Intrinsic bacterial burden associated with intensive care unit hospital beds: effects of disinfection on population recovery and mitigation of potential infection risk
Background Commonly touched items are likely reservoirs from which patients, healthcare workers, and visitors may encounter and transfer microbes. A quantitative assessment was conducted of the risk represented by the intrinsic bacterial burden associated with bed rails in a medical intensive care unit (MICU), and how disinfection might mitigate this risk. Methods Bacteria present on the rails from 36 patient beds in the MICU were sampled immediately before cleaning and at 0.5, 2.5, 4.5, and 6.5 hours after cleaning. Beds were sanitised with either a bottled disinfectant (BD; CaviCide) or an automated bulk-diluted disinfectant (ABDD; Virex II 256). Results The majority of bacteria recovered from the bed rails in the MICU were staphylococci, but not methicillin-resistant Staphylococcus aureus. Vancomycin-resistant enterococci were recovered from 3 beds. Bottled disinfectant reduced the average bacterial burden on the rails by 99%. However, the burden rebounded to 30% of that found before disinfection by 6.5 hours after disinfection. ABDD reduced the burden by an average of 45%, but levels rebounded within 2.5 hours. The effectiveness of both disinfectants was reflected in median reductions to burden of 98% for BD and 95% for ABDD. Conclusions Cleaning with hospital-approved disinfectants reduced the intrinsic bacterial burden on bed rail surfaces by up to 99%, although the population, principally staphylococci, rebounded quickly to predisinfection levels.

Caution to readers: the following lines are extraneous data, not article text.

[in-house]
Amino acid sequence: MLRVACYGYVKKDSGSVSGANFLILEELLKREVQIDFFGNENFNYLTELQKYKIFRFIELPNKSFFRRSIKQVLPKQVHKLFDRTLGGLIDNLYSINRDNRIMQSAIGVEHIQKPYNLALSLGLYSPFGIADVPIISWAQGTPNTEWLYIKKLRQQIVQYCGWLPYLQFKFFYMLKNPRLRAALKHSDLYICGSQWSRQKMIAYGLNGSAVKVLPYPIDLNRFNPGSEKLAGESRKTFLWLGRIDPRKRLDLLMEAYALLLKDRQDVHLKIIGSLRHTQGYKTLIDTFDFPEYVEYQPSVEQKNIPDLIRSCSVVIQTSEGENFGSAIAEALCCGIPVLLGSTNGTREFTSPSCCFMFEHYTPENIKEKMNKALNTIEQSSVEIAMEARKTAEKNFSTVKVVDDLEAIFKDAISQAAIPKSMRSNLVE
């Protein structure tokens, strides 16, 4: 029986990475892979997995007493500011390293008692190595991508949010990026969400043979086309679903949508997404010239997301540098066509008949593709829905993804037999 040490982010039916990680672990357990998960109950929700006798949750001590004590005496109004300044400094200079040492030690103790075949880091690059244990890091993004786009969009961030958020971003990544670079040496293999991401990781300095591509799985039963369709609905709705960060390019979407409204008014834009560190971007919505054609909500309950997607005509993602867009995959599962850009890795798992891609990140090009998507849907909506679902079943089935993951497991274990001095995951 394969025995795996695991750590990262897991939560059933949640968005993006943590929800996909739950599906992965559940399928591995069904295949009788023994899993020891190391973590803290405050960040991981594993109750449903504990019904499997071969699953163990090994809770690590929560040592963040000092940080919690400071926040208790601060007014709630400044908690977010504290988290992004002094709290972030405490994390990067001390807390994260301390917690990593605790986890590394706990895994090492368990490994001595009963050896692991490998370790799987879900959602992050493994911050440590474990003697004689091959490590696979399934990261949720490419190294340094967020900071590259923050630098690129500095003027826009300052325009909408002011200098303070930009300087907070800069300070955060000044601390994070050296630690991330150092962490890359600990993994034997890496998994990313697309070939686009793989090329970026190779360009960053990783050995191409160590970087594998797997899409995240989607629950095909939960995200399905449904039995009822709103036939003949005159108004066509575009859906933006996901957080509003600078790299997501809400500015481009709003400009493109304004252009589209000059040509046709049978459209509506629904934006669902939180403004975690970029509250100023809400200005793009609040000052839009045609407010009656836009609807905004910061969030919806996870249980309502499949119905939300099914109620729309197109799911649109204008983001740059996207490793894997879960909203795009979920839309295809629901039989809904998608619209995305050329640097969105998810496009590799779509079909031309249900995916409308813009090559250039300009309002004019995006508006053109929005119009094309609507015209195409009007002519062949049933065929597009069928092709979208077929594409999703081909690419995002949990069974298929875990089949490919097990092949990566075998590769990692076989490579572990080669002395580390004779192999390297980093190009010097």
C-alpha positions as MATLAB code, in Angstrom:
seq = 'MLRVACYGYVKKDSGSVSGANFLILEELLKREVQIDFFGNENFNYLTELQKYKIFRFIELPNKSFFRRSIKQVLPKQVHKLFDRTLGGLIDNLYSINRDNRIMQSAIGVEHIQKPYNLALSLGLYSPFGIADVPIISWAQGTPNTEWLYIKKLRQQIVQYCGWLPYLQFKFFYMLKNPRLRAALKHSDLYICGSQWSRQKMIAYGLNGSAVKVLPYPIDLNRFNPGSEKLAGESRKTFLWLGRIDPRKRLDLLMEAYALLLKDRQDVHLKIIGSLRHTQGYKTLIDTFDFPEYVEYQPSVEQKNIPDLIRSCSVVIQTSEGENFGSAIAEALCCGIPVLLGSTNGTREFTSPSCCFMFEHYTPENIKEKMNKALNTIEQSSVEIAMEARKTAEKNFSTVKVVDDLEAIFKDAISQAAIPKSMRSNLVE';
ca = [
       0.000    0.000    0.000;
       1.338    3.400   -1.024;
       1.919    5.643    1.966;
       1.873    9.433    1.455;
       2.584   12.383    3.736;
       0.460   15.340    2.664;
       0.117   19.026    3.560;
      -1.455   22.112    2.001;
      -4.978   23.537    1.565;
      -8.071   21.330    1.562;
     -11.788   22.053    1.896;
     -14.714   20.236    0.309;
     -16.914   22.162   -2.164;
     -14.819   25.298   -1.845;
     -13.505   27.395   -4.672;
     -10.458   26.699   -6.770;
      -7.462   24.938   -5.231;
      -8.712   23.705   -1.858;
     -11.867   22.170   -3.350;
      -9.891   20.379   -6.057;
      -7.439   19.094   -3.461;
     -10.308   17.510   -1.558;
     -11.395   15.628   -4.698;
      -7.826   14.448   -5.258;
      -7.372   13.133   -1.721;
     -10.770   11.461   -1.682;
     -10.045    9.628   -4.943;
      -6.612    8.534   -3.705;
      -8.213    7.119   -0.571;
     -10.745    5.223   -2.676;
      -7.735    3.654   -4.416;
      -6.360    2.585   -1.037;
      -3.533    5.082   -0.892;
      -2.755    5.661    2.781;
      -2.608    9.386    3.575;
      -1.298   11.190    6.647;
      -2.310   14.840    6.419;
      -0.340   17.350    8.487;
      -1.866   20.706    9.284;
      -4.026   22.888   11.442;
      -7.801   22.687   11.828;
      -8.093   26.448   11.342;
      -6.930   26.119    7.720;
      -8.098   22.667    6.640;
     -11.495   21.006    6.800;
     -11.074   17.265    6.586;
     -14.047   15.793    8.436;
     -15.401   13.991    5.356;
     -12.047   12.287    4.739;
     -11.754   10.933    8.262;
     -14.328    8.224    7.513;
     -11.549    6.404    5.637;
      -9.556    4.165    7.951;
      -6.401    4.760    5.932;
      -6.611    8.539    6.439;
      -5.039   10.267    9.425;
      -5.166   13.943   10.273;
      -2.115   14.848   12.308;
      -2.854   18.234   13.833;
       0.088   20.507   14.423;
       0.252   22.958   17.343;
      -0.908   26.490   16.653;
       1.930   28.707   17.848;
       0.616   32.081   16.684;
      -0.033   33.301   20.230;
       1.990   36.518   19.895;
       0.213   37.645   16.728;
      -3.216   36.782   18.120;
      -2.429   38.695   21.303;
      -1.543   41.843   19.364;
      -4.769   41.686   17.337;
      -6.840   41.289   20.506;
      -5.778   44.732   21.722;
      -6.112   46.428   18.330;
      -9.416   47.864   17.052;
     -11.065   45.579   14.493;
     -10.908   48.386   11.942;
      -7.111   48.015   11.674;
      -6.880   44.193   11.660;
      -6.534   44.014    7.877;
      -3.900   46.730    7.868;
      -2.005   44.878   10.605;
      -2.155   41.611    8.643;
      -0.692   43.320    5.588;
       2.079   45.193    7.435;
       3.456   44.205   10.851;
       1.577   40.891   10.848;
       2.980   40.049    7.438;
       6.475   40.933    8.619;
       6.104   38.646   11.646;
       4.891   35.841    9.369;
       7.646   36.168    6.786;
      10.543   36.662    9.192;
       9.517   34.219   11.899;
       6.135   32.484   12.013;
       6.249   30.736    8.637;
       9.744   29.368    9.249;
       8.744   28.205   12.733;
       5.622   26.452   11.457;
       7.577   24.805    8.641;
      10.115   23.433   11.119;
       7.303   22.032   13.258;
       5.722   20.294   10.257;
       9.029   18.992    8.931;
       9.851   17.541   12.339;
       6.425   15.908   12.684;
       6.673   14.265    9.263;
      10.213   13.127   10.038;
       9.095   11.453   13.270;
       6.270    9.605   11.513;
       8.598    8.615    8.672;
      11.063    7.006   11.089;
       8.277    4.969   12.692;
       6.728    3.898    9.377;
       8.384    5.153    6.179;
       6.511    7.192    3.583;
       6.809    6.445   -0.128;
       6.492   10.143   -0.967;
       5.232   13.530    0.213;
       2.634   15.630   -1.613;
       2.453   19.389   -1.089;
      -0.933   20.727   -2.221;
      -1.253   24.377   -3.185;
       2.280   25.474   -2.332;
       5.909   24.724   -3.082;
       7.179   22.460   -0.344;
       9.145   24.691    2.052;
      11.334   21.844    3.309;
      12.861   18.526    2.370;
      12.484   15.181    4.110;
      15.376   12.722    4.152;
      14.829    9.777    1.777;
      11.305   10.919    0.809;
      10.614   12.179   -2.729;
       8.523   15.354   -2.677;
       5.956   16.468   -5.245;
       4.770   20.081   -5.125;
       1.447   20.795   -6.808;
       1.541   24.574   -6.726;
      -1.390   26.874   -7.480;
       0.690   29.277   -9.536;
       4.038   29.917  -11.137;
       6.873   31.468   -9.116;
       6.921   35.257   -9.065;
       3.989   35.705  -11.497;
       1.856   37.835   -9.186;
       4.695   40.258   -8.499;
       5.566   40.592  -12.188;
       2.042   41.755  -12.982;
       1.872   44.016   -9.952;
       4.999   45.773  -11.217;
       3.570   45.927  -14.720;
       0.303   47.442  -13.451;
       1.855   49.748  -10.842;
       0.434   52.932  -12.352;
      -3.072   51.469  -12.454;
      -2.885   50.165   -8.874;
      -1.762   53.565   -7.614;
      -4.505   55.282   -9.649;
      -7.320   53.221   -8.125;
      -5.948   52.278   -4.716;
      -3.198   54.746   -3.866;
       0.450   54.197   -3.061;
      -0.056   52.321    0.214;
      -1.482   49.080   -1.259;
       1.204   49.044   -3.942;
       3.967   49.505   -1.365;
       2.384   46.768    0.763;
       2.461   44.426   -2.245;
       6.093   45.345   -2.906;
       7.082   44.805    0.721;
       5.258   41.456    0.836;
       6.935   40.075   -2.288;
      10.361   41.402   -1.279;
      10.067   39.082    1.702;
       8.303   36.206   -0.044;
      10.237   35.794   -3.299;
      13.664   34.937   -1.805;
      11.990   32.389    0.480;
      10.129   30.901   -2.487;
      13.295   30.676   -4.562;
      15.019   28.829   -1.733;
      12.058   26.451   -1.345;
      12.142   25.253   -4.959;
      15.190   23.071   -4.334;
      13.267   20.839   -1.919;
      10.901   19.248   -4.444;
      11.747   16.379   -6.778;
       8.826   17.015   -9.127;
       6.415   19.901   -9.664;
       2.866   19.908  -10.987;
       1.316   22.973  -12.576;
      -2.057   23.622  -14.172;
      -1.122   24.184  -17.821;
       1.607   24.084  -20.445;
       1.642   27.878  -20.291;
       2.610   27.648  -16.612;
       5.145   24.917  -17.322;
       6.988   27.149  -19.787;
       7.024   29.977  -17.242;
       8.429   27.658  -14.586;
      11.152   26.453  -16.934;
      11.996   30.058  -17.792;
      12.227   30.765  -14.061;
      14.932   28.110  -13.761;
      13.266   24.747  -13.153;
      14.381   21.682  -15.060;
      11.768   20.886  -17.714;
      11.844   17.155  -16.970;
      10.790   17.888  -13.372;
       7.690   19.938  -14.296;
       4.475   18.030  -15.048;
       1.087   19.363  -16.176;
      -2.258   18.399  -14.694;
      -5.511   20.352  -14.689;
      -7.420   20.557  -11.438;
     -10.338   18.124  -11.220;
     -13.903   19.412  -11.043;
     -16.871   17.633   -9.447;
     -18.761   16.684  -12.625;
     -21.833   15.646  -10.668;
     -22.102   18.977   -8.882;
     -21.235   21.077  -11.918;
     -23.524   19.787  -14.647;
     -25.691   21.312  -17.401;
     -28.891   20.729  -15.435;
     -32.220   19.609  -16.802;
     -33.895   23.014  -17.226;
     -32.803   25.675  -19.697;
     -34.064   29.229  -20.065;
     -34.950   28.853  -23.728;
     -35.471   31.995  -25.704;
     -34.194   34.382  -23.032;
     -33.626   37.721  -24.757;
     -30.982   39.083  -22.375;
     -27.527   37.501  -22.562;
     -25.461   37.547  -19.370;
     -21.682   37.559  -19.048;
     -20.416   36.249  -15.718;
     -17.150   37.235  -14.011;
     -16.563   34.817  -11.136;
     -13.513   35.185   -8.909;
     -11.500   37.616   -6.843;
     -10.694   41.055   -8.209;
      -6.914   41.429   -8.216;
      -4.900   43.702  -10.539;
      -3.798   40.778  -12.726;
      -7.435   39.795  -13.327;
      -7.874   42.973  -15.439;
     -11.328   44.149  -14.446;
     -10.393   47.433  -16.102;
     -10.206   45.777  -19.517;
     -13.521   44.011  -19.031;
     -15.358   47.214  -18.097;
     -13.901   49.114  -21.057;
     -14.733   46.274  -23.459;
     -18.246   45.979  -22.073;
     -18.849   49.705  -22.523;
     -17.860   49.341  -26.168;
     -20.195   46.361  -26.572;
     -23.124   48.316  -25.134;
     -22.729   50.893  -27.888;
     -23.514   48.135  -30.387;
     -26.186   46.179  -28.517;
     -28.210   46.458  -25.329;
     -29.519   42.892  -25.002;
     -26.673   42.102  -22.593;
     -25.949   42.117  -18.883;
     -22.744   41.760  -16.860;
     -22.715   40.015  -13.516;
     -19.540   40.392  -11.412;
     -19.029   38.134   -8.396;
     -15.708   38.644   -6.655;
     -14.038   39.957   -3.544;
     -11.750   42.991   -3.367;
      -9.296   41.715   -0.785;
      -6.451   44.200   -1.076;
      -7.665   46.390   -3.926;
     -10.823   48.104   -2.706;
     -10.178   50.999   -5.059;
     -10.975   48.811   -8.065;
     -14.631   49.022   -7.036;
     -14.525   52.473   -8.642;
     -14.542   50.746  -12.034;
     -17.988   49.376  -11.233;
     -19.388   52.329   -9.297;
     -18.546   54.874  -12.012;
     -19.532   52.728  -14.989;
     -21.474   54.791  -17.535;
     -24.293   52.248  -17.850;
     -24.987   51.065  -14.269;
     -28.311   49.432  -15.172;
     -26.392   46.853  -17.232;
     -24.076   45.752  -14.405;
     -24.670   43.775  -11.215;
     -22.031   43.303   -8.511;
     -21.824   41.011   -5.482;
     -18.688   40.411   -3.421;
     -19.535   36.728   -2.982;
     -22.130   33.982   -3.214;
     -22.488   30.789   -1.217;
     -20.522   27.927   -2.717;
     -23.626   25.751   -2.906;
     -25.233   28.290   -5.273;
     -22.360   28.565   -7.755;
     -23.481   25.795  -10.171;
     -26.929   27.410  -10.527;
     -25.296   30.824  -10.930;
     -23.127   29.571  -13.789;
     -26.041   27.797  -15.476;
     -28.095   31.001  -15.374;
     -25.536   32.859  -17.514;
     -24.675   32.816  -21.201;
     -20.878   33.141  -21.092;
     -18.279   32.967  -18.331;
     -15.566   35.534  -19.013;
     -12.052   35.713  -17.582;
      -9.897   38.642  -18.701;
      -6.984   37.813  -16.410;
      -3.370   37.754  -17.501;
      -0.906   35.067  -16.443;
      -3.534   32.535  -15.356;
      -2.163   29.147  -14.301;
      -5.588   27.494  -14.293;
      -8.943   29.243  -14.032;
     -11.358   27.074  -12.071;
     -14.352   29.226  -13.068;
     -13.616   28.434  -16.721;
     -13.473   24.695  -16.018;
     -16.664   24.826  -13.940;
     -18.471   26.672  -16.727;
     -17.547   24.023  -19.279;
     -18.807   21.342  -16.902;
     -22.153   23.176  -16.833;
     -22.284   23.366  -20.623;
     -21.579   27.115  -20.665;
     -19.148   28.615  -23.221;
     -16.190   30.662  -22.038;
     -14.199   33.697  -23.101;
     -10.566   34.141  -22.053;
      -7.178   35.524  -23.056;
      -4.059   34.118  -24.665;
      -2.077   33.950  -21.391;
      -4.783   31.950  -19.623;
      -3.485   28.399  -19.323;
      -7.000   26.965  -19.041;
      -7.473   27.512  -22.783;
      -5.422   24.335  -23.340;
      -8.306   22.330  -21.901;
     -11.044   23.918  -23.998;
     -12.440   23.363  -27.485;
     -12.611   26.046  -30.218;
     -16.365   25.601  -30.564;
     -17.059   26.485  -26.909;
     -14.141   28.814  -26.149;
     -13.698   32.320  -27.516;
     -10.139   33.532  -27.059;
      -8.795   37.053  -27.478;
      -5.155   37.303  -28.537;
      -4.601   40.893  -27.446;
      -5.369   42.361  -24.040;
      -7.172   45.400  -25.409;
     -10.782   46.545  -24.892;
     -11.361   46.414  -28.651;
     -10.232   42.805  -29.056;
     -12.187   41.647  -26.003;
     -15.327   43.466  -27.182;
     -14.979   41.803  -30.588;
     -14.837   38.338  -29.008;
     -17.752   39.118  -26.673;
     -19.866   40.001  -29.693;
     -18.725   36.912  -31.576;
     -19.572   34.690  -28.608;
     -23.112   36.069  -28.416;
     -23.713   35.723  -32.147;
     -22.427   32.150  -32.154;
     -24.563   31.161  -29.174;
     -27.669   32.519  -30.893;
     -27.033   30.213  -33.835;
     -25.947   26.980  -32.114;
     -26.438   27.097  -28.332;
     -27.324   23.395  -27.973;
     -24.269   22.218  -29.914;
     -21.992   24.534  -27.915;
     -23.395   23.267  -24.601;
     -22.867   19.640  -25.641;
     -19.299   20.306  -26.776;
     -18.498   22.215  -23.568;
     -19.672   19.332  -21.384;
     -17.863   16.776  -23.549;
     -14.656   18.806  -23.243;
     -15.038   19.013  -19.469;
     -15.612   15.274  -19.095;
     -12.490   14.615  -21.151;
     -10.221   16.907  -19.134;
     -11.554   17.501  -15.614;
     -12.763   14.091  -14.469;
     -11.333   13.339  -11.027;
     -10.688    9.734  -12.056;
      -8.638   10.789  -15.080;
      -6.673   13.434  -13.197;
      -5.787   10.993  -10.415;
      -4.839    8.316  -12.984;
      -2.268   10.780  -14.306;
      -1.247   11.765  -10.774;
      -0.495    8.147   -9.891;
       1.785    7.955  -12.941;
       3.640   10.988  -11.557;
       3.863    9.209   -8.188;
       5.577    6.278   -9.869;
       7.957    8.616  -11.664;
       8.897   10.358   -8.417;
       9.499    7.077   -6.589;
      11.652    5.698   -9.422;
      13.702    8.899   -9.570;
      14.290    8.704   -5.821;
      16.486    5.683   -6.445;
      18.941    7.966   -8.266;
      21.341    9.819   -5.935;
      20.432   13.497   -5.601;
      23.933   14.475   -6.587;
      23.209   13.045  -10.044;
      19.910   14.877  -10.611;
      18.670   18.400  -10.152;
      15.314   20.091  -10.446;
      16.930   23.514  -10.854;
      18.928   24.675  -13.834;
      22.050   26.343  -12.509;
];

Citation: Am J Infect Control. 2012 Dec;40(10):907-12. doi: 10.1016/j.ajic.2011.11.019. Epub 2012 Feb 22.
Publication Type: Journal article
Publisher: American Journal of Infection Control